- Two medications currently are used to treat acromegaly. These drugs reduce both GH secretion and tumor size.
- Medical therapy is sometimes used to shrink large tumors before surgery. Bromocriptine (Parlodel®) in divided doses of about 20 mg daily reduces GH secretion from some pituitary tumors.
- Side effects include gastrointestinal upset, nausea, vomiting, light-headedness when standing, and nasal congestion. These side effects can be reduced or eliminated if medication is started at a very low dose at bedtime, taken with food, and gradually increased to the full therapeutic dose.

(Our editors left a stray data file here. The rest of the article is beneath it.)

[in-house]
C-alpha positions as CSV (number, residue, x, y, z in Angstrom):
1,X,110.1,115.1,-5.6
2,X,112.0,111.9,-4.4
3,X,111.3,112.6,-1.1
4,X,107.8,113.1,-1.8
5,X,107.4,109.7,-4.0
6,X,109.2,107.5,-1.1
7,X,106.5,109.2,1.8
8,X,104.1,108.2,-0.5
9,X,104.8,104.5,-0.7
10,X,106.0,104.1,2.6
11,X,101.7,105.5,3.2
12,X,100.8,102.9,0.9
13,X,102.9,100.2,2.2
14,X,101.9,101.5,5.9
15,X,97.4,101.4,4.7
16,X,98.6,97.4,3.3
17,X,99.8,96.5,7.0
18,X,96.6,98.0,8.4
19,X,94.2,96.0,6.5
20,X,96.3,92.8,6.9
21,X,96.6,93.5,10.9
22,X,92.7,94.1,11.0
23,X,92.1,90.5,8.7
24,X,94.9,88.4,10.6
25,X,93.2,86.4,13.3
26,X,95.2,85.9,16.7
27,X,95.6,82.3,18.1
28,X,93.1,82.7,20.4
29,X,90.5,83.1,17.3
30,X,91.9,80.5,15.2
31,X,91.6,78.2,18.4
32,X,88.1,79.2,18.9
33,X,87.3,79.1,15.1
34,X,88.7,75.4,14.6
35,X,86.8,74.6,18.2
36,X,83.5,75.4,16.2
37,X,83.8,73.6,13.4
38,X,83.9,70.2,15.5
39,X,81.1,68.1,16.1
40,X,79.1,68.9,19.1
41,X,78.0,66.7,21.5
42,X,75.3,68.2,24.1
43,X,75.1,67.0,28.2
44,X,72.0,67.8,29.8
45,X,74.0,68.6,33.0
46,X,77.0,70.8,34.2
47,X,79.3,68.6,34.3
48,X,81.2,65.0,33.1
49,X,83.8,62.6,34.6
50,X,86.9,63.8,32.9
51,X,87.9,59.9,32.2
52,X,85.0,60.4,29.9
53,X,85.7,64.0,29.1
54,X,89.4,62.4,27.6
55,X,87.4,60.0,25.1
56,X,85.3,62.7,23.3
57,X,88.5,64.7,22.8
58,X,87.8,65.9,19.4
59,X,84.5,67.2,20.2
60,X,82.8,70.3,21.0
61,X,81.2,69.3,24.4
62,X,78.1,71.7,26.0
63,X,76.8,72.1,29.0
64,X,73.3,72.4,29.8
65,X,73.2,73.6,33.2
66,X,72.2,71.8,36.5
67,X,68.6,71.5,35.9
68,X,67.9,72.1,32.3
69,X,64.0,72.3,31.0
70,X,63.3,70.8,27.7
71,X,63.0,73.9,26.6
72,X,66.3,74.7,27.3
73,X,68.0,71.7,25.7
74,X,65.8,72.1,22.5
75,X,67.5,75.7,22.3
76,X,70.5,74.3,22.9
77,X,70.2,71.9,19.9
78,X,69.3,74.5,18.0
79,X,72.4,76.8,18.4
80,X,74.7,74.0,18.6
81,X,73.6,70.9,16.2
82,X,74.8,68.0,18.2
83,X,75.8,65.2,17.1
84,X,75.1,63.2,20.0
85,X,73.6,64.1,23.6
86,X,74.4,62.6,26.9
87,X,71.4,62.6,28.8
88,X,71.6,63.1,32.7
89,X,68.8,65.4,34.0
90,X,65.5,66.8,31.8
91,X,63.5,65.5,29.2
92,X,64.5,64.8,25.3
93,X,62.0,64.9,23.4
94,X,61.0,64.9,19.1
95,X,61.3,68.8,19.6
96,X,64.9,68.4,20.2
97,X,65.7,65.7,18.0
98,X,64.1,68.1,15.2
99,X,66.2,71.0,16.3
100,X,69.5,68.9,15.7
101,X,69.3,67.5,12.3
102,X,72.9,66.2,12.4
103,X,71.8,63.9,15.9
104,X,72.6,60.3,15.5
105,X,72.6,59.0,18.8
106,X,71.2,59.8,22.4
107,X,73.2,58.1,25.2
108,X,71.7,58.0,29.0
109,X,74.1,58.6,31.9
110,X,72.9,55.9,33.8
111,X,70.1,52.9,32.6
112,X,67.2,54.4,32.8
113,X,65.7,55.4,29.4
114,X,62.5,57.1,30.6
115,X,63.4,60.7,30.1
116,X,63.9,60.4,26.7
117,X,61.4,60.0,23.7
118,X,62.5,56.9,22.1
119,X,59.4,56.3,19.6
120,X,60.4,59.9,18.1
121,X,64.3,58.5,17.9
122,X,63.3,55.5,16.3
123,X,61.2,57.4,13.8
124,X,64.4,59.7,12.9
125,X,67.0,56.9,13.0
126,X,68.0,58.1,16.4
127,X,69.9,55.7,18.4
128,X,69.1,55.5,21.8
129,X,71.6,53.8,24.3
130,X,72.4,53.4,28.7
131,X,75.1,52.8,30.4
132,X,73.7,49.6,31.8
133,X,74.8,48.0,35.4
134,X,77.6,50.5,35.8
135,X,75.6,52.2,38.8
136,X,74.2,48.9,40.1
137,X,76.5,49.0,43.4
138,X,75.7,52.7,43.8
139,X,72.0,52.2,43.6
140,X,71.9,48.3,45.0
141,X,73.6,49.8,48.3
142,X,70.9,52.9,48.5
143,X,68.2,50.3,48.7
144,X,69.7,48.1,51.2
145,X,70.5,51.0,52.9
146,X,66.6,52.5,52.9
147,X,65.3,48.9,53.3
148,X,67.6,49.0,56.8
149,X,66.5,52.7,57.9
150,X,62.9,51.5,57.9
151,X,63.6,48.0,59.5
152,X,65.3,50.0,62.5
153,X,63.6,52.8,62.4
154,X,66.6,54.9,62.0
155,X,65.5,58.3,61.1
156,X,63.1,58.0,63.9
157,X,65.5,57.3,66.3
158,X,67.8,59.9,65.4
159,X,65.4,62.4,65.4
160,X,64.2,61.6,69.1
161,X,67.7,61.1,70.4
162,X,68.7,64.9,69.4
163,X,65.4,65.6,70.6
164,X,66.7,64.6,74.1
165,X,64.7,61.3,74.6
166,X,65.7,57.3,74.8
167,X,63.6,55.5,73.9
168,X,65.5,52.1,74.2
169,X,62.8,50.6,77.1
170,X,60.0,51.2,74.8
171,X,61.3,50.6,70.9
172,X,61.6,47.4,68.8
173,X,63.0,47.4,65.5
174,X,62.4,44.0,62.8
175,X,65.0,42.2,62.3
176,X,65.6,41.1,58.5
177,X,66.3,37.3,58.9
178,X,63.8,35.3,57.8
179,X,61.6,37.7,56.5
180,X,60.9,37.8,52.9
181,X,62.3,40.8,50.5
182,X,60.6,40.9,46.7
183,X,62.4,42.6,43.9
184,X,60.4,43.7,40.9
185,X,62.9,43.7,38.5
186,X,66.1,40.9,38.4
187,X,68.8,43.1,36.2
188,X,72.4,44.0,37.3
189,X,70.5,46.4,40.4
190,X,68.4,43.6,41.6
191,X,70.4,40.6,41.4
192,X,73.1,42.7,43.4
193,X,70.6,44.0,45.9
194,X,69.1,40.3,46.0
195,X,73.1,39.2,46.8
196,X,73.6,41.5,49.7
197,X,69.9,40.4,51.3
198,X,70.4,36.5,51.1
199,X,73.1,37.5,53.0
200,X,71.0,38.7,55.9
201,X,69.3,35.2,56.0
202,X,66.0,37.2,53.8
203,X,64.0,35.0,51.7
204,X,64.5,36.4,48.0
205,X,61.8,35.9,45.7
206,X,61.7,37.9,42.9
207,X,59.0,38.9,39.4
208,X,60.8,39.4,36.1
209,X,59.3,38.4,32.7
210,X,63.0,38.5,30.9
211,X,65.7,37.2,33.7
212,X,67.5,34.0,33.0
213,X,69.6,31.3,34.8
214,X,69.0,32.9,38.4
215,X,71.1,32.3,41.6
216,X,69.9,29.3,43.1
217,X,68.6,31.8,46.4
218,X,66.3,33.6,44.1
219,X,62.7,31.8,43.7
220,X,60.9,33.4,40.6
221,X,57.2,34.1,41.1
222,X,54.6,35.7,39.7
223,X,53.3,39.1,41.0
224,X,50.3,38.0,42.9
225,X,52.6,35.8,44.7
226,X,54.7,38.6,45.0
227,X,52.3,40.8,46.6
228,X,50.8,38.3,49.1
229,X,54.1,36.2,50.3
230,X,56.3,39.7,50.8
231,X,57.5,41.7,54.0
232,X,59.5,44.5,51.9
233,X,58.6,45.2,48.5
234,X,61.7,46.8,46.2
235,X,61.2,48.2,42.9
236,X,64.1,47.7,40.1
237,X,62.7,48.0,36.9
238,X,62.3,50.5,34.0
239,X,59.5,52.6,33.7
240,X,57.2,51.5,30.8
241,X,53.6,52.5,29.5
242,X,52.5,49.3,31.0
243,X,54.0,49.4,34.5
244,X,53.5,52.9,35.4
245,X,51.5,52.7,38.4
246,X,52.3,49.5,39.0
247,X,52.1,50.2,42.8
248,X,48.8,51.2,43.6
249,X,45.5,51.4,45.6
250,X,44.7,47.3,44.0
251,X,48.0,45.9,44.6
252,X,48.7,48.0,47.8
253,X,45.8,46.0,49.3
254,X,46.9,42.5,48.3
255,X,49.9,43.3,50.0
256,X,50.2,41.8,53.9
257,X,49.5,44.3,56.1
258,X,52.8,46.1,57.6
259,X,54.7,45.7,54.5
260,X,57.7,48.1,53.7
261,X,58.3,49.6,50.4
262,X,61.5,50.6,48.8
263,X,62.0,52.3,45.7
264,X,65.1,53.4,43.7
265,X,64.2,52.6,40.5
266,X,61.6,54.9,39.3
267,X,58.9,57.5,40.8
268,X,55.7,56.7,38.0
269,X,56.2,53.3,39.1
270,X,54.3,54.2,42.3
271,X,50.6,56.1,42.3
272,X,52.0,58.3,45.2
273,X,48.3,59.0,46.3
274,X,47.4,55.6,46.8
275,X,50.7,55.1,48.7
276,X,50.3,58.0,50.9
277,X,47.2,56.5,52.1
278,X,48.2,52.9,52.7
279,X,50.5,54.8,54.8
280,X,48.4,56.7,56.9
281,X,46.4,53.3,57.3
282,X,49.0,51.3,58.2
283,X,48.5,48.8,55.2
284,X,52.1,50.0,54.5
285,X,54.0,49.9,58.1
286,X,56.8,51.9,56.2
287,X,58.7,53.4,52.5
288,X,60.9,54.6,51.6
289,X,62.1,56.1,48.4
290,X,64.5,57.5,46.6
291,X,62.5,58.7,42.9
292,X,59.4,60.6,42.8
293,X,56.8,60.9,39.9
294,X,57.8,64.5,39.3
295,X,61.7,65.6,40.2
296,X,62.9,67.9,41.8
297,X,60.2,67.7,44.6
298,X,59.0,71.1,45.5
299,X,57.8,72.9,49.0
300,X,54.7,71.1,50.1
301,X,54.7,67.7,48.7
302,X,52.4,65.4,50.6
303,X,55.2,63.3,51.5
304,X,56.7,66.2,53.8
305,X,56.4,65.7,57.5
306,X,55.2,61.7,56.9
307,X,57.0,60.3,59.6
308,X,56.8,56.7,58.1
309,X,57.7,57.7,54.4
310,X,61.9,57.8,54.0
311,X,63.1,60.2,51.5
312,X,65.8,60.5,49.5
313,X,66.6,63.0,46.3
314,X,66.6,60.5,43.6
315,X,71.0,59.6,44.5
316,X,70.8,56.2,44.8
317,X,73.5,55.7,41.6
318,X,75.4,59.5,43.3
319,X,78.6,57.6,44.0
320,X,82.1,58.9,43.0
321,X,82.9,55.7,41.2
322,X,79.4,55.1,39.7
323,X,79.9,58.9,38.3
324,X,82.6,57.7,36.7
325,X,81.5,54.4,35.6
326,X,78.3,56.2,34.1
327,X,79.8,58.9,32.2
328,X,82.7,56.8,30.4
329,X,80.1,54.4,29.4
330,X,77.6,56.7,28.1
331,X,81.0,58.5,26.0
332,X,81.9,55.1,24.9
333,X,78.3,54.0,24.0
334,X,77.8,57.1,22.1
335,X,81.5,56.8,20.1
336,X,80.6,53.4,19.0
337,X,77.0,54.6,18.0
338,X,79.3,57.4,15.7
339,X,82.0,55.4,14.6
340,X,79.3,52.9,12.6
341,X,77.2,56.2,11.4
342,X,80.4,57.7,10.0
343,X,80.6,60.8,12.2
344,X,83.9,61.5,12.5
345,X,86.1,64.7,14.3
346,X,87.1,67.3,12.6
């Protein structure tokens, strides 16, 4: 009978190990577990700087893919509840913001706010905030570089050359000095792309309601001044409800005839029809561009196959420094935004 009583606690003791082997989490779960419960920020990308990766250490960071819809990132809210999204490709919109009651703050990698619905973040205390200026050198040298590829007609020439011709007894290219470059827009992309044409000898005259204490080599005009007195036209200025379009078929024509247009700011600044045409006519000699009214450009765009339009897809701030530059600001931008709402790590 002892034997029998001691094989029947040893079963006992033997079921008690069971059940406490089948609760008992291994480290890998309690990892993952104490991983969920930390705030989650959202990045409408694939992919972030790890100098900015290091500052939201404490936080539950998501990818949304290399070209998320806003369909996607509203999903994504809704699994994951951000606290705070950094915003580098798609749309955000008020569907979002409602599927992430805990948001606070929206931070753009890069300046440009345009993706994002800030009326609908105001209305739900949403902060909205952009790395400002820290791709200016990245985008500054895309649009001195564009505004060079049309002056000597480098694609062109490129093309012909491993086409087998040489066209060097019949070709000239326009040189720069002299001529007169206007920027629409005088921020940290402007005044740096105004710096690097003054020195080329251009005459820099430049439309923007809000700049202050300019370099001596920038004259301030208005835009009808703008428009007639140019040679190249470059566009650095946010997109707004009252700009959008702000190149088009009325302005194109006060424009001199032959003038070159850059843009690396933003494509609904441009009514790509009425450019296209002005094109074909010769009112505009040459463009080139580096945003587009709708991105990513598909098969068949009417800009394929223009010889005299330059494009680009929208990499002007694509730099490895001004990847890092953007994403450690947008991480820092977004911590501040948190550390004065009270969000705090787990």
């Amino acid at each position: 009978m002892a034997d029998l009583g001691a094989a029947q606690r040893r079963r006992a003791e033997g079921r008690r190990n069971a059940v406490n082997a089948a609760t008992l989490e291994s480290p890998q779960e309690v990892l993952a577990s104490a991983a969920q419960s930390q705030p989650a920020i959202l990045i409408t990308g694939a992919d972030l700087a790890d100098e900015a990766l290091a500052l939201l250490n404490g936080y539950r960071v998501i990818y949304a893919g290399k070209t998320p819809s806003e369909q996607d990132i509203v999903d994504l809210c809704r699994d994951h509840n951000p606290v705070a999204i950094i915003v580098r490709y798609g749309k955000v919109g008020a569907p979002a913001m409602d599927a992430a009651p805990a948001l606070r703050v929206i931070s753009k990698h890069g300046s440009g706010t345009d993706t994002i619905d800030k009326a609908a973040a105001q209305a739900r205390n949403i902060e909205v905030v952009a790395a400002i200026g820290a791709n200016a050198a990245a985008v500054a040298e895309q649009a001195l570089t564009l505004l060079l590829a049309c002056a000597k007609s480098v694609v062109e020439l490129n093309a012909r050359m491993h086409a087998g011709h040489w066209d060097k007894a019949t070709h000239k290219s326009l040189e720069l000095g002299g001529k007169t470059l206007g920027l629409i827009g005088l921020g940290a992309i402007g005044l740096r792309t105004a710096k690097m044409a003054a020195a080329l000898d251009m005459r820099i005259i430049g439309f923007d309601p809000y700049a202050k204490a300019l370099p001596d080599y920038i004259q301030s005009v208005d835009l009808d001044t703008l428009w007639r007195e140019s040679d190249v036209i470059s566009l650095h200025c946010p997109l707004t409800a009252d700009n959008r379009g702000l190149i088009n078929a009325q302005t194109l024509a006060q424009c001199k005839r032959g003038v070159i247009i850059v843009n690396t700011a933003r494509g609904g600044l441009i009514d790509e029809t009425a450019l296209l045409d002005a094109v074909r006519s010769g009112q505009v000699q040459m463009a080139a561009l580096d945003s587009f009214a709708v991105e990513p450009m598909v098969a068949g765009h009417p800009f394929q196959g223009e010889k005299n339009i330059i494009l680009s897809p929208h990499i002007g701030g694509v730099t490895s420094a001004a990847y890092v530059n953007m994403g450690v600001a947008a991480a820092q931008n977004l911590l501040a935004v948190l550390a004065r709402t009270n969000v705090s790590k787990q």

- Radiation therapy has been used both as a primary treatment and combined with surgery or drugs.
- It is usually reserved for patients who have tumor remaining after surgery. These patients often also receive medication to lower GH levels.
- This treatment lowers GH levels by about 50 percent over 2 to 5 years. Patients monitored for more than 5 years show significant further improvement.
Add Your Comment
You must be logged in to post a comment.